Does that help at all? I'm trying to think of ways into the game for you rather than try to convince you of anything in particular about the game.

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            • #7
              Originally posted by underwoodfive View Post
              Full disclosure, I am painfully aware that the depressive outlook is a difficult one for me to get my head into. I have many close friends who suffer, and I always feel slightly useless just because I haven't the foggiest idea how to put myself, personally, in such a place.

              But I think the key aspect to remember is on page 78 -- the Elpis vision. It's a supernatural vision from the Azothic Memory, the kind of collective alchemical consciousness shared across all Prometheans. Every Promethean has one the moment they realize they want to be something other than what they are. It's a vision of what could be, an understanding of what part of her is already there (her Elpis) and what part of her most far (her Torment).

              The vision also provides her with the knowledge of her first Refinement, an understanding of a path she can start on immediately.

              If you still want to play with your friends (and no harm if you don't!), I would suggest you ask your GM to really play that aspect up, at least for your character. The Elpis vision is supposed to be a happy and aspirational one -- one day you could be THIS, and this looks pretty great in that vision. If you haven't looked at the Refinements yet, you might skip ahead to that chapter and take a look as well -- I think it might get you a better understanding of what Prometheans do with their time, which might help you understand what the game is supposed to be, etc.

              Does that help at all? I'm trying to think of ways into the game for you rather than try to convince you of anything in particular about the game.
              Thank you for admitting you don't understand the depressive side of things. You have no idea how many people don't understand and just assume people who struggle with it are blowing things out of proportion or whatever. It's really appreciated to see someone admit to not understanding it but not making those claims.

              Anyway, yes, I will go back and re-read that section later today. I may have sort of glossed over that section since I'm sure by that point I was already in the "god this sucks" mindset for how depressing things were, so I might not have really grasped it as well.

              I should make it clear that I know the guys I play with could EASILY make the game fun, but I worry that their way of doing so would detract from/ignore the atmosphere that drew them to the game in the first place, which I don't want to inflict upon them so I've been looking for answers so I don't end up being the player they have to cater to.

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              • #8
                So I actually am running a Promethean game on the forums here, and if Disquiet is a big concern, I feel it's important to point out that you roll Azoth vs. Resolve + Composure to see if it is inflicted. So that means that, to start with, you'll be rolling one die against four. Unless you take a Beat for an Exceptional Success to inflict Disquiet (Stage 1) you are very unlikely to cause it until your Azoth gets higher, so it's easy enough to avoid if you don't want it incorporated. Having a Hovel (see the Merit section) helps as well, since you can "hide" your Azoth in it. Becoming a Branded Throng will help as well when you get higher up in Azoth, especially if you are all of different Lineages. Combined with Azoth it's easy enough to get an effective Azoth of zero for the purposes of Disquiet and Wasteland, so it's perfectly canon to be able to control it unless you want to incorporate it more strongly.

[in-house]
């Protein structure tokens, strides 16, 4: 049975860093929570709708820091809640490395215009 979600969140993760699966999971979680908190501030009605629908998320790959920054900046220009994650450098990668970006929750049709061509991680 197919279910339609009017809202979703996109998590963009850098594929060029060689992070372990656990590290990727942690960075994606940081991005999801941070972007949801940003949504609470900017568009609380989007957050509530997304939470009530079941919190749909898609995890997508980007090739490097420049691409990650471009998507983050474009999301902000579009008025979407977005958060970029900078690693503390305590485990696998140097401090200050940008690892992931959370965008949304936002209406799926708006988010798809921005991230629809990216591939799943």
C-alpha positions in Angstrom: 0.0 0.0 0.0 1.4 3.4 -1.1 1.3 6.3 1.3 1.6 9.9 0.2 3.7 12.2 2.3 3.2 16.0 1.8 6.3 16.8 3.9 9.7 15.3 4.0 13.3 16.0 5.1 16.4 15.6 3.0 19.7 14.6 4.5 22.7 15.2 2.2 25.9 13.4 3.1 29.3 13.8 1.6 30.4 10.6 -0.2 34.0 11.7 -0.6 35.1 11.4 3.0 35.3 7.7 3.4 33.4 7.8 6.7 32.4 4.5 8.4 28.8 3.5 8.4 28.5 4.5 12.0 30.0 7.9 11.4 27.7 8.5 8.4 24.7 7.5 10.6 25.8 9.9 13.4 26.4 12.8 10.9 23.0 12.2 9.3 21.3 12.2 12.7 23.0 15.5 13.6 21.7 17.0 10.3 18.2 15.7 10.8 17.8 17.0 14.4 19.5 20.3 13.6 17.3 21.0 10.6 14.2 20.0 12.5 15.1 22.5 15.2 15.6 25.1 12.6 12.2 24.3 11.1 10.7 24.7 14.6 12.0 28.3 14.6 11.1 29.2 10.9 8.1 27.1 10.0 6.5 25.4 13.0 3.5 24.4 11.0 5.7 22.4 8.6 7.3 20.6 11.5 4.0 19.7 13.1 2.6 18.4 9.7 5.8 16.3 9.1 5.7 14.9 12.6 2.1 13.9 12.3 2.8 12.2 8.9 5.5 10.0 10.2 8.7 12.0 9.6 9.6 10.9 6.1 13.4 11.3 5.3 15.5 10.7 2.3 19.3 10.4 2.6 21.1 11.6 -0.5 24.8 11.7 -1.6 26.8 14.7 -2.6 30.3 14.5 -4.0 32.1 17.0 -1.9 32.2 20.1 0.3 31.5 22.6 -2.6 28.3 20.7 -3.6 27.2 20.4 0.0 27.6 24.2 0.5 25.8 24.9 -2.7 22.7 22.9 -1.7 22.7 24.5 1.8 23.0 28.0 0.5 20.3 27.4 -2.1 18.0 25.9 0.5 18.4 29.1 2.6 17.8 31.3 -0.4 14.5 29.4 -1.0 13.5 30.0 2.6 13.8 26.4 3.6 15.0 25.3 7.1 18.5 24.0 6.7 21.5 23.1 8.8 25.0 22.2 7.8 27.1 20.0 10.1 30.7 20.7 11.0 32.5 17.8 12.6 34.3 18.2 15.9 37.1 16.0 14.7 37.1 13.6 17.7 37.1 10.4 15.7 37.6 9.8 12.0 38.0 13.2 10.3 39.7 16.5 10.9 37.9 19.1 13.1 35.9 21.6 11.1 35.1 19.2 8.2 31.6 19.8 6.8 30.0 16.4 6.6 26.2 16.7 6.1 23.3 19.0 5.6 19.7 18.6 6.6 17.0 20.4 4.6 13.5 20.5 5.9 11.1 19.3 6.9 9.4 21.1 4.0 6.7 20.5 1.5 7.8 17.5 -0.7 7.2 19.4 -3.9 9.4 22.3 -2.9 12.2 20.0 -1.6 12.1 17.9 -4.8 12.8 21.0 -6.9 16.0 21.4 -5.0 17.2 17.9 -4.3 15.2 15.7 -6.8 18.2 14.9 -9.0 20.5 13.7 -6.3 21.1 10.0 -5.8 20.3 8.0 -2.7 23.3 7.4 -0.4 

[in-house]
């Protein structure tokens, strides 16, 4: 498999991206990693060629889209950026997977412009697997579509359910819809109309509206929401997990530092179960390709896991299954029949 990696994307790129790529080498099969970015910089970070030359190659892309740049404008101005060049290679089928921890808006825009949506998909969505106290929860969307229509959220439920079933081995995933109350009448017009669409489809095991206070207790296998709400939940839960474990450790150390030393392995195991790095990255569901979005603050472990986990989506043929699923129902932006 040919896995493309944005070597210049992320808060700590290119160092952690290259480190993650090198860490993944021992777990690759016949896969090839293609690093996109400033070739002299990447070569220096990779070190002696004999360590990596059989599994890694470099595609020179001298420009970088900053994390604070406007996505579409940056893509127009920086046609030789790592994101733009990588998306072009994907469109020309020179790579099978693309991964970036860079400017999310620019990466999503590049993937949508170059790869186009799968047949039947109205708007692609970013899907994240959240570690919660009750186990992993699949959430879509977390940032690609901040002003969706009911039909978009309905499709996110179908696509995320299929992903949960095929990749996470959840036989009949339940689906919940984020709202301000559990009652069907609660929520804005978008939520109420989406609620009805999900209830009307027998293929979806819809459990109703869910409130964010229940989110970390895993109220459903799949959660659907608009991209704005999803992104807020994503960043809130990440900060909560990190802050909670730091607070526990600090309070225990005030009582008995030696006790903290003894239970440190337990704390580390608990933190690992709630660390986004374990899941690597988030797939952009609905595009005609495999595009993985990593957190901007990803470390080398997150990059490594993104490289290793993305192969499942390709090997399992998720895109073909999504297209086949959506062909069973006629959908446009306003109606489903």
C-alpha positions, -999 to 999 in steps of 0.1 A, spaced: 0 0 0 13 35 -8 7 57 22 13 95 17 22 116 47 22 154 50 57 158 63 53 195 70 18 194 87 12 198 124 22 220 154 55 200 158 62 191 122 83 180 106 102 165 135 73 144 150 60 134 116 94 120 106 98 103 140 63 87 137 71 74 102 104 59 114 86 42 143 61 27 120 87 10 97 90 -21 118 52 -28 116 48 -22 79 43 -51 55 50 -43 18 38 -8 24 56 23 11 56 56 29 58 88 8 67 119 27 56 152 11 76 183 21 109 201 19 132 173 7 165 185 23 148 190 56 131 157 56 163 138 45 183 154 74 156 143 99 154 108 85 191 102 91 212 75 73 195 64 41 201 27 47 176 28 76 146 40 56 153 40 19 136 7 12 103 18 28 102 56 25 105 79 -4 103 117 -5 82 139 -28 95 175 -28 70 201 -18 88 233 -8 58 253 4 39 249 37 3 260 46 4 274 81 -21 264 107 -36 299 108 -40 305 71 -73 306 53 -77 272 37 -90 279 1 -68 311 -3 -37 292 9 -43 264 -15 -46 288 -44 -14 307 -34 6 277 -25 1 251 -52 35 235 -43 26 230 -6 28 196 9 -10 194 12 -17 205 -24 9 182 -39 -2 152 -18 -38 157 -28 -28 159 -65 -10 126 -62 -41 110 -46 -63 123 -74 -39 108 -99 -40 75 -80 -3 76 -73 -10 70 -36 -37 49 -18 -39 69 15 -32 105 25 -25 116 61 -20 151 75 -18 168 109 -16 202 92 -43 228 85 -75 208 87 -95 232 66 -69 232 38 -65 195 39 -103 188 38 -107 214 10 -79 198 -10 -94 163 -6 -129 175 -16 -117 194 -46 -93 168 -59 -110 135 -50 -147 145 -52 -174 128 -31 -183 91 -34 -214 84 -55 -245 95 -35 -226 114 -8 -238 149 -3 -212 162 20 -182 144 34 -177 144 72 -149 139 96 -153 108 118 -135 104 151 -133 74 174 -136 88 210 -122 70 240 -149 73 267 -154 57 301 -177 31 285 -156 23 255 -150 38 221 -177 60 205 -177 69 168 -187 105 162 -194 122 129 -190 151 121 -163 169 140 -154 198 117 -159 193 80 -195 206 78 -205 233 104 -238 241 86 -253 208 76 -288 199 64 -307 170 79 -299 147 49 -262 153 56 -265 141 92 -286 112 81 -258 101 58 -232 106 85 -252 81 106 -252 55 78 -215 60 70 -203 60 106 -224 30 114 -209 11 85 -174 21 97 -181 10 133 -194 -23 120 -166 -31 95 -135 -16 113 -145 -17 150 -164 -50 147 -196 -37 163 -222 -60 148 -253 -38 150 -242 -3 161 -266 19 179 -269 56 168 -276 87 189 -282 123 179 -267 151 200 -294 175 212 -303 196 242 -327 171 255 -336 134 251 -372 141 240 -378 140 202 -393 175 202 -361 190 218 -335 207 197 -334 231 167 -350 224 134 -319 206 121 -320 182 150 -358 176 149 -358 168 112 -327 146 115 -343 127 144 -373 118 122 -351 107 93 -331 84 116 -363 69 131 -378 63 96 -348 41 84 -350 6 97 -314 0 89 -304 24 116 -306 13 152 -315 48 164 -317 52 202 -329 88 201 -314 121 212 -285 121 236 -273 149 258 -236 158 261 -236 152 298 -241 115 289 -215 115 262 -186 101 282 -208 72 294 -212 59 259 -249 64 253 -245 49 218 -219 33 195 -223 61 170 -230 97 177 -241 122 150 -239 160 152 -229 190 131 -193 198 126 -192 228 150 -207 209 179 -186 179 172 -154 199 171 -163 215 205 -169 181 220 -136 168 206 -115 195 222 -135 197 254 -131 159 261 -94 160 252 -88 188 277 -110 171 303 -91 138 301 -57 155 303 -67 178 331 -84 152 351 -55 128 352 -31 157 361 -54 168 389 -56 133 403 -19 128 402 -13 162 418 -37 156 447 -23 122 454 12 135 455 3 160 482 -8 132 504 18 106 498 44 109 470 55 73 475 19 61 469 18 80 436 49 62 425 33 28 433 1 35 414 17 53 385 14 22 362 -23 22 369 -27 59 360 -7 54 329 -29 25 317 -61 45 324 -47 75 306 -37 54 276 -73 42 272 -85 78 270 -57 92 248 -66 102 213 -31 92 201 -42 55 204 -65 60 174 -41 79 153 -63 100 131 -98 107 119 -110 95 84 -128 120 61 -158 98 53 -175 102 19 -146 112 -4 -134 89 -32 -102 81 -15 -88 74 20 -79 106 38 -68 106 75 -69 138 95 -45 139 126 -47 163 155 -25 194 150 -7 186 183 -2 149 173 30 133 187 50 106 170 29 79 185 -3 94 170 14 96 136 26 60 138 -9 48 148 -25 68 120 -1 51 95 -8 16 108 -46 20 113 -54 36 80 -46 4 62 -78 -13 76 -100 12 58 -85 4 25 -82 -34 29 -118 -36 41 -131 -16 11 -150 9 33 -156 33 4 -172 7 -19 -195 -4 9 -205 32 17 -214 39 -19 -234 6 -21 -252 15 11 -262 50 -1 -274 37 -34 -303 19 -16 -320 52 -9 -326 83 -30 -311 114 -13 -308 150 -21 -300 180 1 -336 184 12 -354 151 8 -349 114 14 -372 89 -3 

Disquieted (Stage 1) is also not that bad, just a -2 to Social rolls against that specific character, and all the subsequent drama comes from choosing to worsen the Condition for Beats. Disquiet is only really horrifying if you elect to play it up for drama, but if you get invested in the character you'll make enough mistakes that you won't necessarily need Disquiet in order to mess up relationships with characters... just the knowledge that it is there and it can mess up relationships. (Also the worst of Disquiet doesn't arise except under an Exceptional Success or in a Wasteland, both of which are pretty specialized circumstances).


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                • #9
                  The thing about Promethean is that its bleak status quo is only the backdrop, the starting point. Where you go from there is up to you, and the Pilgrimage is explicitly about making positive change to your situation. That change might be gradual, it might be painful, but its always on the way up. There's plenty of room for hope, redemption, and even comedy in Promethean.

                  Also, Disquiet upon reading often comes off a lot more punishing than it is in play. It doesn't have to be used as a cudgel. Its a real and corrosive influence on all the Promethean's relationships, which is part of the tragedy of the game, but it doesn't go from zero to a hundred overnight and there are ways to manage it.

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                  • #10
                    I have to second Caitiff Primogen, Promethean starts you out in a very depressing place, but it's all uphill from there. It's a game about struggling with dysphoria and predjudice, and finding a way to work through them, to form an identity that is wholely your own and finally being accepted. It has to start from the lowest lows so that it can bring you, through the course of the Chronicle, to the highest highs. Though the road there is by no means an easy one, full of its own ups and downs, it is all worthwhile in the end.

                    That's how I see it from reading the book anyway, I've never played it as-written. I did kind of a freeform roleplay that was loosely based on it once, but that's the closest I've come.